Prices are soaring. How high can they go?

We know the causes: worker and product shortages have resulted in pandemic-era price hikes for such goods such as used cars, as well as strong consumer demand.

Now, the Federal Reserve has come down from the mountain to rein inflation in. In October, the central bank announced a tapering of its pandemic stimulus. It has since accelerated the pace of that and forecasts multiple interest rate hikes this year.

As the stimulus winds down, supply chain constraints are slowly improving. But economists believe it will take time until the data start looking better.

When will the pandemic inflation actually start to subside? And how much higher will prices go until then?

Here’s why inflation will stay elevated in 2022

Economic forecasting is hard, especially in something so out of the ordinary as the pandemic. Experts are unsure whether America has reached the peak of the current inflation spike just yet. Some predict that it will take the first few months of 2022 to get there, meaning prices will rise further.

While December data showed inflation has slowed compared to the fall, one month does not make a trend, nor does it move the needle for the 12-month data.

Economists at Wells Fargo believe inflation will keep pushing higher at the start of this year. “Residential rent is likely to become a greater driver in the inflation data and supply chain disruptions will likely take longer to unwind,” they said in their January outlook.

But inflation is unlikely to rise as high as it did in the early 1980s, when it topped 14%. While pandemic price hikes are steeper than we’ve seen in decades, they’re not as bad as they were then.

Wages rose last year as businesses tried to retain and attract workers amid the pandemic labor shortage. These higher salaries, particularly for lower paying jobs, won’t go away in 2022.

Energy and food costs are also pushing higher. Food prices soared last year, and rising fertilizer prices and bad weather promise to keep those costs high.

And while energy costs eased in December amid the Omicron surge and took some of the heat out of the monthly inflation numbers, economists think this could reverse in 2022.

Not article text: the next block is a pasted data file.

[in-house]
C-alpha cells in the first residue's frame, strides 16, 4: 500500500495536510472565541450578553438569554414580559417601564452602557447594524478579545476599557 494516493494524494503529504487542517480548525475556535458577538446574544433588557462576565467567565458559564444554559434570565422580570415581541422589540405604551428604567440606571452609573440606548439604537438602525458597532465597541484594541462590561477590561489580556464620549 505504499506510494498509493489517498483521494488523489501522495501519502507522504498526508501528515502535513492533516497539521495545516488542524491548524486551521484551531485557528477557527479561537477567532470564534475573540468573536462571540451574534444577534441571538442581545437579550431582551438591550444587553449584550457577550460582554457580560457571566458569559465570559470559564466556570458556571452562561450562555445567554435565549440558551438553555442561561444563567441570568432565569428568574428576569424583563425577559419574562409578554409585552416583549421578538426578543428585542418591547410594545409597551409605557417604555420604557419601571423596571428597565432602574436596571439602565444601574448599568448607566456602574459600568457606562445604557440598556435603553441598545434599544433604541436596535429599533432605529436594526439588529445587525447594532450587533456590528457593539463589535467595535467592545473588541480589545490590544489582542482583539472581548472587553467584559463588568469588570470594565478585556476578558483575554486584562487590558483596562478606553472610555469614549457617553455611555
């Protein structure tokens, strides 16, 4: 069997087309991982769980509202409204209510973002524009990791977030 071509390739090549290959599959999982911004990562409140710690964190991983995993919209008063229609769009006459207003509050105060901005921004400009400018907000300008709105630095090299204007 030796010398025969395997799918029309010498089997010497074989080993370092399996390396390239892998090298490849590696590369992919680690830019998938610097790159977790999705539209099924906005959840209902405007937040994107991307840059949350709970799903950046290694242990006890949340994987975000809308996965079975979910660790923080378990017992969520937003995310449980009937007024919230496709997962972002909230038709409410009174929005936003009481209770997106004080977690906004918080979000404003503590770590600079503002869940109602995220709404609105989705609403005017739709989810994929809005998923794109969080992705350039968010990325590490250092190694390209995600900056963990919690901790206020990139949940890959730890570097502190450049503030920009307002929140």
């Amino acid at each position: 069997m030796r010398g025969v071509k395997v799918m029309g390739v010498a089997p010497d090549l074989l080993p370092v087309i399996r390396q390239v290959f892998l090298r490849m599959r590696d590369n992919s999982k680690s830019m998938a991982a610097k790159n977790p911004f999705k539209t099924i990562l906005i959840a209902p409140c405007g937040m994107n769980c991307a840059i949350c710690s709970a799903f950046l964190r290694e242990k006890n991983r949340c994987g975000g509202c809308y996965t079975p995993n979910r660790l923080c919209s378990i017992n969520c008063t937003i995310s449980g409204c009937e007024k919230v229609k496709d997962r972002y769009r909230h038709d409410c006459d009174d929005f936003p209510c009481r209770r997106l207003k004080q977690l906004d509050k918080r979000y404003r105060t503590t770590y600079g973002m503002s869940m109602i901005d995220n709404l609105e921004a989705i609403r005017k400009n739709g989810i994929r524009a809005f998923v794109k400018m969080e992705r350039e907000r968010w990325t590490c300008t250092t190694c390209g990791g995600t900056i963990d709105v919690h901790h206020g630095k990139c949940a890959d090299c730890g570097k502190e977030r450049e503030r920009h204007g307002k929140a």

“The Omicron variant represents a new shock to the supply side, though it may only last one to two months. Still, the virus adds to production challenges, forcing many to call in sick and, for others, further delaying a return to the labor force,” said economists at Bank of America this week. “Inflation pressures are likely to remain strong in the near term.”

These trends don’t mean inflation will keep climbing, but they set a floor for the level to which inflation might fall.

What’s keeping inflation from getting worse?

The multi-decade inflation highs evoke memories of the 1980s-era high inflation, but economists don’t believe we’re on track to reach those heights again.

Today’s world is a lot more disinflationary for reasons that include ongoing technological advances, an aging population and higher productivity, all of which keep a lid on high prices to some extent. Advances in tech and productivity mean processes and products get cheaper over time, while spending patterns shift with aging demographics.

Economists also believe that the demand surge that has characterized much of the pandemic reopening will balance out eventually.

Meanwhile, the supply chain challenges that have defined much of 2021 are getting no worse and are expected to improve this year, albeit slowly.

Together with the Fed’s action, this should take some of the heat off prices. But the timing remains the biggest big question mark.

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